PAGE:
New Human Lineage Discovered In Indonesian Cave

By analyzing fossil genetics, researchers have uncovered a new human lineage, expanding the narrative of ancient Southeast Asian populations.

AsianScientist (Oct. 19, 2021) – In Wallacea, a group of mainly Indonesian islands, researchers have discovered a previously unknown human lineage, analyzing the DNA of a fossilized female. The findings, published in Nature, help shed light on the history of Southeast Asian populations.

More than 50,000 years ago, humans already had a very mobile way of life. Instead of settling in a permanent location, archeological evidence point to mass migrations from Eurasia through Southeast Asia toward the Australian continent. Cave art found in Sulawesi, for example, show that ancestral humans traveled through Wallacea.

However, very little is actually known about the evolutionary history of humans in Wallacea, with few fossils retrieved from the area. Ancient DNA is also easily degraded in tropical climates, presenting another hurdle in building up a database of ancestral human genomes found in Southeast Asia.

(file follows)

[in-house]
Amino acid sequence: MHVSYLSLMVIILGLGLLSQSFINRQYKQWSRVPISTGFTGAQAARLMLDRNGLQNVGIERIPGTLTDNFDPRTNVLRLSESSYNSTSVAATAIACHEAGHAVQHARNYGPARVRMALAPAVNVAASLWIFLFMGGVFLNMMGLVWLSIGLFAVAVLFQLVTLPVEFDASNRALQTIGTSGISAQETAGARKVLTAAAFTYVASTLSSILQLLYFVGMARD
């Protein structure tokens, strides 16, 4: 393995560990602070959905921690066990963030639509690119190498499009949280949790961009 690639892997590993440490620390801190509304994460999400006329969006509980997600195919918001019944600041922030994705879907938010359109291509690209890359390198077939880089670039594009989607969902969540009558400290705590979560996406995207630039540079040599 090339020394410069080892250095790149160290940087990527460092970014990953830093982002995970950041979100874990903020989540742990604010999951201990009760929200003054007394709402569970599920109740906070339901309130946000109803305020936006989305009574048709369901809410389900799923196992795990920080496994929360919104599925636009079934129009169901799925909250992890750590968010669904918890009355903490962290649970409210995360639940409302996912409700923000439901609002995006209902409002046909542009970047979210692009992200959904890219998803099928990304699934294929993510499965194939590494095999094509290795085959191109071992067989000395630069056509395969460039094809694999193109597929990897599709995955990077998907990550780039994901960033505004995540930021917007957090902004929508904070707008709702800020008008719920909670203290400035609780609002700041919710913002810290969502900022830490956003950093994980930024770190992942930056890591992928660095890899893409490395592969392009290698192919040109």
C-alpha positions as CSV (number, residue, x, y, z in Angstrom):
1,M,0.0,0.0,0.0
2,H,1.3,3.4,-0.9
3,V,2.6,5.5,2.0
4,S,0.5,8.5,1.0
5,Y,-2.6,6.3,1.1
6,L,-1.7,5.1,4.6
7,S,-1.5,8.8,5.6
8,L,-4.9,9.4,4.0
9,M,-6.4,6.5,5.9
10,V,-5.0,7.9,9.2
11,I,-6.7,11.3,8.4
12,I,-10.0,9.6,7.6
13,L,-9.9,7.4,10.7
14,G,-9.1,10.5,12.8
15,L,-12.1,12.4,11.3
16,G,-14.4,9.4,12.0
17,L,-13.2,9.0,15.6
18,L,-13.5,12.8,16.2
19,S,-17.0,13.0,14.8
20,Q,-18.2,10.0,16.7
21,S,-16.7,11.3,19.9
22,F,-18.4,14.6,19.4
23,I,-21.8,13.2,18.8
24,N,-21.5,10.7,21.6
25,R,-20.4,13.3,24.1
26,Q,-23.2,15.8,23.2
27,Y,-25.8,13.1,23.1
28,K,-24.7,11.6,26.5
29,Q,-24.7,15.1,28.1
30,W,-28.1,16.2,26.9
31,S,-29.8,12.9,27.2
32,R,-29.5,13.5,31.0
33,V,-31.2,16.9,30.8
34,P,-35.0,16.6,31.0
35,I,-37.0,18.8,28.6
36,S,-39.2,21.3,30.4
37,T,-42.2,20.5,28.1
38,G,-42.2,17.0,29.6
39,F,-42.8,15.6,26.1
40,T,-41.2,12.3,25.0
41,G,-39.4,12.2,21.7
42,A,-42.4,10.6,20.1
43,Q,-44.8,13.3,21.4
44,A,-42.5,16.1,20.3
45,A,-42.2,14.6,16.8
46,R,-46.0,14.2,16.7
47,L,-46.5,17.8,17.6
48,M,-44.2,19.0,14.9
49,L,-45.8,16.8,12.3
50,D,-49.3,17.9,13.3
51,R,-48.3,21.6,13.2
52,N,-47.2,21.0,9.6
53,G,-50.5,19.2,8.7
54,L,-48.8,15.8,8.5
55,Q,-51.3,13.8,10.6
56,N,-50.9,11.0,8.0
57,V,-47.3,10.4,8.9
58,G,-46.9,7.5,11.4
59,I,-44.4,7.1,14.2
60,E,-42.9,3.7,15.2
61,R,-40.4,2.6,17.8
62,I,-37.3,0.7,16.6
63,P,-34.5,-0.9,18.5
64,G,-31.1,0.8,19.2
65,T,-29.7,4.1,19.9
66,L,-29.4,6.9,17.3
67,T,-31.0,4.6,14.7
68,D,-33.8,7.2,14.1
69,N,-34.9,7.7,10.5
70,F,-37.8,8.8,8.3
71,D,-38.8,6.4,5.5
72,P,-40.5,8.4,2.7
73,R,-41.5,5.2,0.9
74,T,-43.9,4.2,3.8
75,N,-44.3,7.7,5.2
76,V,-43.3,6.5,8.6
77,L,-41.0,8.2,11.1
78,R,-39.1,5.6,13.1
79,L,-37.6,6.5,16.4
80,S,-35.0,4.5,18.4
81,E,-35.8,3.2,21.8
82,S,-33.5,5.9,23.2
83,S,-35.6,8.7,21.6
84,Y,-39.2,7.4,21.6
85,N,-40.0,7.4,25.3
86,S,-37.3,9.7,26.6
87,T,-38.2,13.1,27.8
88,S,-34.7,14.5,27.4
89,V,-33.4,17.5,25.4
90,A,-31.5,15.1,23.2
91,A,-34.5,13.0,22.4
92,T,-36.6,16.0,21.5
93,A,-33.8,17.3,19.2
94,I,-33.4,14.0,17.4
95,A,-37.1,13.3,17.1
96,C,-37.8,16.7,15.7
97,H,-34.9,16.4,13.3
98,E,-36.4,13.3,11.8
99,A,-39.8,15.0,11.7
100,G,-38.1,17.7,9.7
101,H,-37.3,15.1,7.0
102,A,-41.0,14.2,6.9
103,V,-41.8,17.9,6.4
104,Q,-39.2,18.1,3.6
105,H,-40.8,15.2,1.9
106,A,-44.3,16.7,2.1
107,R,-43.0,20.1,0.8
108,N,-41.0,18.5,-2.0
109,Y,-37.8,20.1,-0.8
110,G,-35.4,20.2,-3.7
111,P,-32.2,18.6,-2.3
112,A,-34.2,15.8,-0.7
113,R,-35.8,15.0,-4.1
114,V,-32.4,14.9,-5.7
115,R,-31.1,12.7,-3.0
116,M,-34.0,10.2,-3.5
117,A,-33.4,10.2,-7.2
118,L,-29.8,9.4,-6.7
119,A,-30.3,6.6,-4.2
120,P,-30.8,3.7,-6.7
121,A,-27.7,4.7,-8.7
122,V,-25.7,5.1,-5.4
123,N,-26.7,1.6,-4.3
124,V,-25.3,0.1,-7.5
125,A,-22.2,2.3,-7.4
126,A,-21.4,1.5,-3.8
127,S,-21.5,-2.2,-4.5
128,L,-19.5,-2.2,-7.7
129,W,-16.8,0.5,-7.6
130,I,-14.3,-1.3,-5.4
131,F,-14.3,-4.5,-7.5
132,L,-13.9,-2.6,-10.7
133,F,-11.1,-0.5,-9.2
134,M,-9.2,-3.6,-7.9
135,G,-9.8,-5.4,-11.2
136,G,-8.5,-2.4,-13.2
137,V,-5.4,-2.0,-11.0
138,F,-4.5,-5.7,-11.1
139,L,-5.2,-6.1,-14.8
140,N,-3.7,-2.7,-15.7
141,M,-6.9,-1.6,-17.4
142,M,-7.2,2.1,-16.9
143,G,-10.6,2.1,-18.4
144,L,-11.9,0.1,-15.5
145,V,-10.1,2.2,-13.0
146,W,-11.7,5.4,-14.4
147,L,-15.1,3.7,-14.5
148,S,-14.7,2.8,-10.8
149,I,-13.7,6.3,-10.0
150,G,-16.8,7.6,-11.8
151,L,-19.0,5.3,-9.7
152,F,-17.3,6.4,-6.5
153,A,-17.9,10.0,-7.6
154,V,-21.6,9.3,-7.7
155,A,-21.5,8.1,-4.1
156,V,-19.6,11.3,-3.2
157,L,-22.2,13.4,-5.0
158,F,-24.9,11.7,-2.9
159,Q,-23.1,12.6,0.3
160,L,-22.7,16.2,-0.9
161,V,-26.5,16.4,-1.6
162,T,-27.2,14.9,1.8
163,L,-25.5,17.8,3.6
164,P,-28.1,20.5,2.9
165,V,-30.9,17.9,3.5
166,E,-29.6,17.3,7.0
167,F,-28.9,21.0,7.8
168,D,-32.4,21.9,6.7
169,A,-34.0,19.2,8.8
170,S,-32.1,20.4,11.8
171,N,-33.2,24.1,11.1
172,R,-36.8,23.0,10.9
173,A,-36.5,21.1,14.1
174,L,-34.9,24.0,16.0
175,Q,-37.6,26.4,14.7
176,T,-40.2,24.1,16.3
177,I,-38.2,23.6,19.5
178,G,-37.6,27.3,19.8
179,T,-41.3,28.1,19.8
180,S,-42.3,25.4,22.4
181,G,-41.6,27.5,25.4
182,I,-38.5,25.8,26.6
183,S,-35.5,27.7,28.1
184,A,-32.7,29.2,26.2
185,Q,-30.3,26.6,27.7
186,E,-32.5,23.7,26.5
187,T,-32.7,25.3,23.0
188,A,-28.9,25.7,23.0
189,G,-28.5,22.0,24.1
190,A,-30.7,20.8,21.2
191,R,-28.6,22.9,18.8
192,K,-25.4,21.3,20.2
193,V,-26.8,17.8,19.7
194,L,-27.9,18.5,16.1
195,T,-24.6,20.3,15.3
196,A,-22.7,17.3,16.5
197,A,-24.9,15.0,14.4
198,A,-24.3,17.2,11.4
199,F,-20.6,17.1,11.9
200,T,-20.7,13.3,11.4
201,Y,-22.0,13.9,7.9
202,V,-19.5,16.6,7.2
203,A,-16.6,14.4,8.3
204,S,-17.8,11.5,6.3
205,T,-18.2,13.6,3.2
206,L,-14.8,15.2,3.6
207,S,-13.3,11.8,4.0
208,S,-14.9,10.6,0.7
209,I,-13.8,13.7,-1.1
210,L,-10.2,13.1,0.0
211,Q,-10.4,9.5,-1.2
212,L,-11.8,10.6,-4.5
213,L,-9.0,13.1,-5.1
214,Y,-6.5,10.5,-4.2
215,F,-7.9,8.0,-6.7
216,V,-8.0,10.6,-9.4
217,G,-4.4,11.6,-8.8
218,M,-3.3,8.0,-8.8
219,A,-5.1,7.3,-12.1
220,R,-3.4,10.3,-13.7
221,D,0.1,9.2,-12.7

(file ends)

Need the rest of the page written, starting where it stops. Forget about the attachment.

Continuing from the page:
But in an exciting discovery, an international team of researchers—hailing from Indonesia, Malaysia, South Korea, Germany and Australia—uncovered a female skeleton in the Leang Panninge limestone cave in Sulawesi. This hunter-gatherer likely lived before the dawn of the Neolithic period, the last stage of the Stone Age, and was buried over 7,000 years ago.

By retrieving and analyzing DNA from a part of the skull, the researchers then found that the forager belonged to a group more closely related to modern-day Near Oceanians than East Asian populations. Strikingly, the Leang Panninge genome did not quite match known lineages, whether ancient or present-day groups.

This newly discovered human lineage may have mixed with archaic locals in Sulawesi, diverging from the Near Oceanian populations. For the team, the finding adds a piece to the puzzle of several Asian-related mixing events, which may have unfolded before other human groups expanded into and moved through the Southeast Asian region.

“Higher coverage genetic data from present-day populations in Sulawesi are needed to further investigate this unique ancestry profile and the genetic diversity of hunter-gatherers from Wallacea more generally,” the authors concluded.

The article can be found at: Carlhoff et al. (2021) Genome of a Middle Holocene Hunter-gatherer from Wallacea.


Source: Hasanuddin University; Photo: Hasanuddin University.
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